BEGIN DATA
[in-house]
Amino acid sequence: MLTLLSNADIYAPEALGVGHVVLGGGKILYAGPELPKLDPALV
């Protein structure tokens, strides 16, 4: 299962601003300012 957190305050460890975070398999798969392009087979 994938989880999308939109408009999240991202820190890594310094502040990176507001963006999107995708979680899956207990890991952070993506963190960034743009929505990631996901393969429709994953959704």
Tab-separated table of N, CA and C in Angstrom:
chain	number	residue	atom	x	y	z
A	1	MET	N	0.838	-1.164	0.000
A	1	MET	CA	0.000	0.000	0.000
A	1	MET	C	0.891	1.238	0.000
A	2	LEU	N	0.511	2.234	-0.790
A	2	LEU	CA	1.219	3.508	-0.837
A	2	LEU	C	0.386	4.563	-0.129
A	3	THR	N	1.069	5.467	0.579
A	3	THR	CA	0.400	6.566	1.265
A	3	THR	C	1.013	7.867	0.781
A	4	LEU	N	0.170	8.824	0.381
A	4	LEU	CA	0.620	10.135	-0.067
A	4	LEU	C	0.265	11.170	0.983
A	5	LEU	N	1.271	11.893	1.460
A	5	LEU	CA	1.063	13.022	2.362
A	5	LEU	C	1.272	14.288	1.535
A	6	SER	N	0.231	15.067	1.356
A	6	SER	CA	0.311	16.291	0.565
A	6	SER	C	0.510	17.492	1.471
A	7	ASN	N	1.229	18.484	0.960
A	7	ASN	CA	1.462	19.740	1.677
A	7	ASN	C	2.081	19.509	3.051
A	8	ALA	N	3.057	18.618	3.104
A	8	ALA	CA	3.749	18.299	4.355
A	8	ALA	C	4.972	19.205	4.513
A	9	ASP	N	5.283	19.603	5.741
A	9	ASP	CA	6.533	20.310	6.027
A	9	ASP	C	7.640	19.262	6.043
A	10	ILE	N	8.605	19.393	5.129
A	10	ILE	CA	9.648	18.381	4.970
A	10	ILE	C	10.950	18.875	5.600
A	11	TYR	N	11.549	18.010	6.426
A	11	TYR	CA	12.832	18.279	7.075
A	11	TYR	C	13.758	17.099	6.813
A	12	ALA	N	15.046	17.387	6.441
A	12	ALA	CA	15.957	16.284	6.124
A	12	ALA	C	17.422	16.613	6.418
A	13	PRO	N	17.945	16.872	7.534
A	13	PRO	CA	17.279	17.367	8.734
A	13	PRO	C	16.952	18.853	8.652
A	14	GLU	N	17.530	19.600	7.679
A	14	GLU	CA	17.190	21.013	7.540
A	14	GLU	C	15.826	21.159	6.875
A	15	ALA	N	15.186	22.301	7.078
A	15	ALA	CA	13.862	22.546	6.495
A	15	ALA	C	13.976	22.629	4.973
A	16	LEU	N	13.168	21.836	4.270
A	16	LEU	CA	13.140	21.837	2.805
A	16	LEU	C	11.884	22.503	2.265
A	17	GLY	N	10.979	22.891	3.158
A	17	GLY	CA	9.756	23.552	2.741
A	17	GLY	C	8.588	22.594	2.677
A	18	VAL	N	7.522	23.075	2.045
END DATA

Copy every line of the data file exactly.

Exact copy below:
[in-house]
Amino acid sequence: MLTLLSNADIYAPEALGVGHVVLGGGKILYAGPELPKLDPALV
């Protein structure tokens, strides 16, 4: 299962601003300012 957190305050460890975070398999798969392009087979 994938989880999308939109408009999240991202820190890594310094502040990176507001963006999107995708979680899956207990890991952070993506963190960034743009929505990631996901393969429709994953959704």
Tab-separated table of N, CA and C in Angstrom:
chain	number	residue	atom	x	y	z
A	1	MET	N	0.838	-1.164	0.000
A	1	MET	CA	0.000	0.000	0.000
A	1	MET	C	0.891	1.238	0.000
A	2	LEU	N	0.511	2.234	-0.790
A	2	LEU	CA	1.219	3.508	-0.837
A	2	LEU	C	0.386	4.563	-0.129
A	3	THR	N	1.069	5.467	0.579
A	3	THR	CA	0.400	6.566	1.265
A	3	THR	C	1.013	7.867	0.781
A	4	LEU	N	0.170	8.824	0.381
A	4	LEU	CA	0.620	10.135	-0.067
A	4	LEU	C	0.265	11.170	0.983
A	5	LEU	N	1.271	11.893	1.460
A	5	LEU	CA	1.063	13.022	2.362
A	5	LEU	C	1.272	14.288	1.535
A	6	SER	N	0.231	15.067	1.356
A	6	SER	CA	0.311	16.291	0.565
A	6	SER	C	0.510	17.492	1.471
A	7	ASN	N	1.229	18.484	0.960
A	7	ASN	CA	1.462	19.740	1.677
A	7	ASN	C	2.081	19.509	3.051
A	8	ALA	N	3.057	18.618	3.104
A	8	ALA	CA	3.749	18.299	4.355
A	8	ALA	C	4.972	19.205	4.513
A	9	ASP	N	5.283	19.603	5.741
A	9	ASP	CA	6.533	20.310	6.027
A	9	ASP	C	7.640	19.262	6.043
A	10	ILE	N	8.605	19.393	5.129
A	10	ILE	CA	9.648	18.381	4.970
A	10	ILE	C	10.950	18.875	5.600
A	11	TYR	N	11.549	18.010	6.426
A	11	TYR	CA	12.832	18.279	7.075
A	11	TYR	C	13.758	17.099	6.813
A	12	ALA	N	15.046	17.387	6.441
A	12	ALA	CA	15.957	16.284	6.124
A	12	ALA	C	17.422	16.613	6.418
A	13	PRO	N	17.945	16.872	7.534
A	13	PRO	CA	17.279	17.367	8.734
A	13	PRO	C	16.952	18.853	8.652
A	14	GLU	N	17.530	19.600	7.679
A	14	GLU	CA	17.190	21.013	7.540
A	14	GLU	C	15.826	21.159	6.875
A	15	ALA	N	15.186	22.301	7.078
A	15	ALA	CA	13.862	22.546	6.495
A	15	ALA	C	13.976	22.629	4.973
A	16	LEU	N	13.168	21.836	4.270
A	16	LEU	CA	13.140	21.837	2.805
A	16	LEU	C	11.884	22.503	2.265
A	17	GLY	N	10.979	22.891	3.158
A	17	GLY	CA	9.756	23.552	2.741
A	17	GLY	C	8.588	22.594	2.677
A	18	VAL	N	7.522	23.075	2.045